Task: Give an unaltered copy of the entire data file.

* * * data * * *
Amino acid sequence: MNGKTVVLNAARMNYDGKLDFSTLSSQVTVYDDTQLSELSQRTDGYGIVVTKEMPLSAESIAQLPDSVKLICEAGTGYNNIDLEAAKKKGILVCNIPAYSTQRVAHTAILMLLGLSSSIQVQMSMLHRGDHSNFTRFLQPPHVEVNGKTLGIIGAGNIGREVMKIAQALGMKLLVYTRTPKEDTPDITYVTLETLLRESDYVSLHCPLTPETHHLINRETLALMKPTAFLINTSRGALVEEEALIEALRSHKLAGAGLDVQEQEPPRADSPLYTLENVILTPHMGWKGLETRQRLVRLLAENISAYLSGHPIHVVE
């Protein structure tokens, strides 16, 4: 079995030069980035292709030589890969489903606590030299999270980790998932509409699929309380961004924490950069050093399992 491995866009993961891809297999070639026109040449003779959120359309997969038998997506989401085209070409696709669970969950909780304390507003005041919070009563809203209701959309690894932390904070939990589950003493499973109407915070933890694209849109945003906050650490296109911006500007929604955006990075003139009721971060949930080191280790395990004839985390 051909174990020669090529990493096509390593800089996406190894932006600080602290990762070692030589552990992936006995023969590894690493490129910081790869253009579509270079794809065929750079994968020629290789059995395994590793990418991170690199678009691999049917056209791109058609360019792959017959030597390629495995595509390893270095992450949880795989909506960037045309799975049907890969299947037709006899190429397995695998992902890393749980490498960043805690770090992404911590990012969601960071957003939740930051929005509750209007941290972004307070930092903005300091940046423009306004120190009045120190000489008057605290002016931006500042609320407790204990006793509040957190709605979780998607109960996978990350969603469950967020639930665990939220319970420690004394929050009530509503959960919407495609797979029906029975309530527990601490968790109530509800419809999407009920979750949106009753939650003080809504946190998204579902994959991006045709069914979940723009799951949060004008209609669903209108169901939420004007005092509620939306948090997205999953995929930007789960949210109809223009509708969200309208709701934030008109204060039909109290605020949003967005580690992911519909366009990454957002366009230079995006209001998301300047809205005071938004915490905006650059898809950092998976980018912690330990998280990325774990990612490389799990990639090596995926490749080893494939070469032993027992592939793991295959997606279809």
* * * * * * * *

Amino acid sequence: MNGKTVVLNAARMNYDGKLDFSTLSSQVTVYDDTQLSELSQRTDGYGIVVTKEMPLSAESIAQLPDSVKLICEAGTGYNNIDLEAAKKKGILVCNIPAYSTQRVAHTAILMLLGLSSSIQVQMSMLHRGDHSNFTRFLQPPHVEVNGKTLGIIGAGNIGREVMKIAQALGMKLLVYTRTPKEDTPDITYVTLETLLRESDYVSLHCPLTPETHHLINRETLALMKPTAFLINTSRGALVEEEALIEALRSHKLAGAGLDVQEQEPPRADSPLYTLENVILTPHMGWKGLETRQRLVRLLAENISAYLSGHPIHVVE
């Protein structure tokens, strides 16, 4: 079995030069980035292709030589890969489903606590030299999270980790998932509409699929309380961004924490950069050093399992 491995866009993961891809297999070639026109040449003779959120359309997969038998997506989401085209070409696709669970969950909780304390507003005041919070009563809203209701959309690894932390904070939990589950003493499973109407915070933890694209849109945003906050650490296109911006500007929604955006990075003139009721971060949930080191280790395990004839985390 051909174990020669090529990493096509390593800089996406190894932006600080602290990762070692030589552990992936006995023969590894690493490129910081790869253009579509270079794809065929750079994968020629290789059995395994590793990418991170690199678009691999049917056209791109058609360019792959017959030597390629495995595509390893270095992450949880795989909506960037045309799975049907890969299947037709006899190429397995695998992902890393749980490498960043805690770090992404911590990012969601960071957003939740930051929005509750209007941290972004307070930092903005300091940046423009306004120190009045120190000489008057605290002016931006500042609320407790204990006793509040957190709605979780998607109960996978990350969603469950967020639930665990939220319970420690004394929050009530509503959960919407495609797979029906029975309530527990601490968790109530509800419809999407009920979750949106009753939650003080809504946190998204579902994959991006045709069914979940723009799951949060004008209609669903209108169901939420004007005092509620939306948090997205999953995929930007789960949210109809223009509708969200309208709701934030008109204060039909109290605020949003967005580690992911519909366009990454957002366009230079995006209001998301300047809205005071938004915490905006650059898809950092998976980018912690330990998280990325774990990612490389799990990639090596995926490749080893494939070469032993027992592939793991295959997606279809």